Is this cause for concern? Not everyone who confesses with the mouth will be saved. There is something else missing – a “being known” by the Lord – that he requires. Assuming my definition of heart belief is true, and that believing in the heart must affect the behavior, and that many who confess Christ with the mouth will not be saved but those who confess with the heart will be, “being known” by the Lord will mean that our hearts believe Christ is alive and our actions and emotions reflect it. Is it possible to believe in the heart without having your actions change? I don’t think so, but that is God’s business. He is the knower of hearts, not us.
So how do we ensure that we believe Christ with our hearts? Ah, this is the mysterious business of the spirit, and in my opinion, a business that we can trust he will perform when we ask him to.
Although as a sidenote, it is significant to point out here that we are not saved by these actions or works, but they are the litmus test by which we know the authenticity of the faith.
James 2:16-18 “What good is it, my brothers, if a man claims to have faith but has no deeds? Can such faith save him? Suppose a brother or sister is without clothes and daily food. If
one of you says to him, “Go, I wish you well; keep warm and well fed,”
but does nothing about his physical needs, what good is it? In the same way, faith by itself, if it is not accompanied by action, is dead.”
If a person claims to be a believer, but has no good works in his life, then he likely does not have genuine faith in Christ. But we are justified by faith alone, not by works. It simply stands that faith does not equal words. Faith is only faith when it is accompanied by deeds.
And then on the other side of the coin, there is this command for believers to not look down on weaker brothers in faith:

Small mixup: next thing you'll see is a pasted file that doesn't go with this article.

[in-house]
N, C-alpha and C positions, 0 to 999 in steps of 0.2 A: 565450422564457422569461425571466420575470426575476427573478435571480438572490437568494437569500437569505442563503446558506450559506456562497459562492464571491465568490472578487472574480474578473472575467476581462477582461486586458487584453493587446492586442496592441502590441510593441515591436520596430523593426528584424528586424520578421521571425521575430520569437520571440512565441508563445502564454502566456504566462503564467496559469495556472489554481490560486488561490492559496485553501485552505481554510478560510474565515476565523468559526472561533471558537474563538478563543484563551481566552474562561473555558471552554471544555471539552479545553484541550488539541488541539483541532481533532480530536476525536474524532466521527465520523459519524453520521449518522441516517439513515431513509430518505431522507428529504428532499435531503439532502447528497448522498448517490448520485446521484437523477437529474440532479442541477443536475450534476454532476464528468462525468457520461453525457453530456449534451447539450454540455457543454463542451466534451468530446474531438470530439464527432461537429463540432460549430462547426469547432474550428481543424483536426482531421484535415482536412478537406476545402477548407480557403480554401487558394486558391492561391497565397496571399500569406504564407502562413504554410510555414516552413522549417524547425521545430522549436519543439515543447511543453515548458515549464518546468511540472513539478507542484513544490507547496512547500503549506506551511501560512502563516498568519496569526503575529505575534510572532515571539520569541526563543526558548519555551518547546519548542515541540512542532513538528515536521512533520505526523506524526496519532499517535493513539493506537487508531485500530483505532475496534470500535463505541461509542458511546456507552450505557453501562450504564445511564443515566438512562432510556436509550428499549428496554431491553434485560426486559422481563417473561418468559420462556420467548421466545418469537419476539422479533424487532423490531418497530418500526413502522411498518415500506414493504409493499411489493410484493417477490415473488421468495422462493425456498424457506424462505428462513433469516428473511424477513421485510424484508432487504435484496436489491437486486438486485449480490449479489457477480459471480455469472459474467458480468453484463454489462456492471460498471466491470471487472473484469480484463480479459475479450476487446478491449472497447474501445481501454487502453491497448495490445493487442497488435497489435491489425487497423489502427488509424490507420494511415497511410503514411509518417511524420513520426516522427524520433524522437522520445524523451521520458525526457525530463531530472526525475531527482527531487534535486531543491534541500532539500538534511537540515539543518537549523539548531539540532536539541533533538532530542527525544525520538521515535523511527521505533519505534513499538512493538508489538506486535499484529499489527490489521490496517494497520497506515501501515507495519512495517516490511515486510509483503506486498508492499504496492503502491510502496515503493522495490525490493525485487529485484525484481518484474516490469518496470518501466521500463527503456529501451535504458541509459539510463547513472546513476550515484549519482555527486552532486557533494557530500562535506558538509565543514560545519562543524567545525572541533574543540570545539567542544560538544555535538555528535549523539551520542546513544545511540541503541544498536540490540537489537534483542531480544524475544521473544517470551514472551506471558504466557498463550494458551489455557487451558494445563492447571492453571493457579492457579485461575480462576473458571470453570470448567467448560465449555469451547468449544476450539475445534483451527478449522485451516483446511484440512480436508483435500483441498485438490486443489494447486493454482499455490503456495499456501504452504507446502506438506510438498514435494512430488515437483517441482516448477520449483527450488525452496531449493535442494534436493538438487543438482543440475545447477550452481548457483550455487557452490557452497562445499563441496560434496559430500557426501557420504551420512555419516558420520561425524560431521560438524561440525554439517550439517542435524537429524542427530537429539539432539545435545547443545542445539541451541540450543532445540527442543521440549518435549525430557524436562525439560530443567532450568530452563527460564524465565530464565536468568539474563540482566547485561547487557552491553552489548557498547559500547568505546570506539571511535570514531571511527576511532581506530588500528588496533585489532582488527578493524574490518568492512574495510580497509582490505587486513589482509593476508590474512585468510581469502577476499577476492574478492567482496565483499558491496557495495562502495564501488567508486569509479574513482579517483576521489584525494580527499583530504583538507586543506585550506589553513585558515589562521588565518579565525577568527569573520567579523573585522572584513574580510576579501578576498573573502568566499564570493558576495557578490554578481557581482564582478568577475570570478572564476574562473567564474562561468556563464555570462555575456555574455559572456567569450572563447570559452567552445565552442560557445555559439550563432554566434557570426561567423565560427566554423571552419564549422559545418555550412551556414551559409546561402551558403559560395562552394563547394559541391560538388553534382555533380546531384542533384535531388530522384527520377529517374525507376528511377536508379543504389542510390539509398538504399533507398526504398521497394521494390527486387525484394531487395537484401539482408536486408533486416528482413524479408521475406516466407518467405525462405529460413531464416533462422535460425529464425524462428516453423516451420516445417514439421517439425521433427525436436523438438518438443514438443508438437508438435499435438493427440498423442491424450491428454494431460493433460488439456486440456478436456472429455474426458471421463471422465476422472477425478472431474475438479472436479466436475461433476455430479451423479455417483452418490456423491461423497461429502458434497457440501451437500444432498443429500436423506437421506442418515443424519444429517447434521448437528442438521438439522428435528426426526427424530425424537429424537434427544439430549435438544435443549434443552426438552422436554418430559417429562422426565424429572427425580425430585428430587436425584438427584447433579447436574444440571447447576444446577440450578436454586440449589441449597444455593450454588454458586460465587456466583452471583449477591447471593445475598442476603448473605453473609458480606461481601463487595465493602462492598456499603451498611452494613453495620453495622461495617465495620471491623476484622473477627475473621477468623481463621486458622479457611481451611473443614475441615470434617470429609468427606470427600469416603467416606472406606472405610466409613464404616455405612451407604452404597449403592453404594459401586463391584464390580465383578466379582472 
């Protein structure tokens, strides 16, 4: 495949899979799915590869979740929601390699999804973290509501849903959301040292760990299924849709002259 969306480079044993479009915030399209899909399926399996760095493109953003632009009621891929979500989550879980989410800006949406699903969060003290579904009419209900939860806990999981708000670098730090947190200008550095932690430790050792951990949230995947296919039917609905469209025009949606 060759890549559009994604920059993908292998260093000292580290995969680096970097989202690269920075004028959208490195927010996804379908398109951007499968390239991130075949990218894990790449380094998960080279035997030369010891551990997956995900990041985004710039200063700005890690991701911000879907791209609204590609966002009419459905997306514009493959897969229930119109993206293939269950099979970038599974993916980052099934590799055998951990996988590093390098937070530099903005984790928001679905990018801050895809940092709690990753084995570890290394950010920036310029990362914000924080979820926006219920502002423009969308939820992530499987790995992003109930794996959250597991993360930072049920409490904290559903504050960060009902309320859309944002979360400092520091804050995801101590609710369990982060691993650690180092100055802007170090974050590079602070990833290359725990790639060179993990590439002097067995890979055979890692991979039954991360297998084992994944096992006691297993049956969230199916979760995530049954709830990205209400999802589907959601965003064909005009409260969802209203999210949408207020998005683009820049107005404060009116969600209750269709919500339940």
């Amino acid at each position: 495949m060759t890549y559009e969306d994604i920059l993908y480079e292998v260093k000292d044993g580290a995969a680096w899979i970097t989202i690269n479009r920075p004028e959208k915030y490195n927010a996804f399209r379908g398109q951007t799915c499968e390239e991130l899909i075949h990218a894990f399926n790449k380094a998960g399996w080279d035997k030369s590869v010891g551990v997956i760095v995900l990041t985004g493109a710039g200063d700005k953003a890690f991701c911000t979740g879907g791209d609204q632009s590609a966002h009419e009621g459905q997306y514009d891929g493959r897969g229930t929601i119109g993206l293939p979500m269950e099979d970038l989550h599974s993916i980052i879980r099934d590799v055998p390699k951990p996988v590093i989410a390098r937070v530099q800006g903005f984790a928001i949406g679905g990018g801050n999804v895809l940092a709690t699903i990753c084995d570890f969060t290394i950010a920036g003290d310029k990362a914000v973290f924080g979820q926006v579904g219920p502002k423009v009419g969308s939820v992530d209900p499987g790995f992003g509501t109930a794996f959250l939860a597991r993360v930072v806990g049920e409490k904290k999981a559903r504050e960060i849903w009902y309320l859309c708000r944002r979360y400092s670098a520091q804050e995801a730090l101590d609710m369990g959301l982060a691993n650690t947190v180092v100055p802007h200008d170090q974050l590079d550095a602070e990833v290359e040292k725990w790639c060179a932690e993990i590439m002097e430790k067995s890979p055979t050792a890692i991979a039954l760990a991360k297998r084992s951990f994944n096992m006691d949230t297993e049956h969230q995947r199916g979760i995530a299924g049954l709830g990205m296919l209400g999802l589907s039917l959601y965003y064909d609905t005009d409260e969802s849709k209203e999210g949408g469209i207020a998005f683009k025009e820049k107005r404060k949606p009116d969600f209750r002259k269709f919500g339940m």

Romans 14: “1Accept him whose faith is weak, without passing judgment on disputable matters. 2One man’s faith allows him to eat everything, but another man, whose faith is weak, eats only vegetables. 3The
man who eats everything must not look down on him who does not, and the
man who does not eat everything must not condemn the man who does, for
God has accepted him. 4Who
are you to judge someone else’s servant? To his own master he stands or
falls. And he will stand, for the Lord is able to make him stand.
13Therefore let us stop
passing judgment on one another. Instead, make up your mind not to put
any stumbling block or obstacle in your brother’s way.”
Although we have different measures of faith and different extents to which our faith changes our behavior, let us work together for peace and edification, not division in the church.
” 19Let us therefore make every effort to do what leads to peace and to mutual edification.”
In conclusion: Belief is belief when it exists in our heads, transmits through our mouths, influences our emotions and determines our actions. These are those individuals who will be saved. Next, we are saved by this belief, not by the actions that accompany it. But our belief is only belief when it has actions, and actions are the way we know it is belief. How can we ensure we have this sort of belief? We ask for it. And finally, we don’t pass judgment on those who are behind us in faith, whose faith does not necessarily produce fruit yet. It is not to say their faith will not produce fruit. Instead, we make every effort to live together peacefully and love others as we would prefer to be loved. If anything, that is one of the only ways I know how to spread this mysterious thing called belief – show other people yours.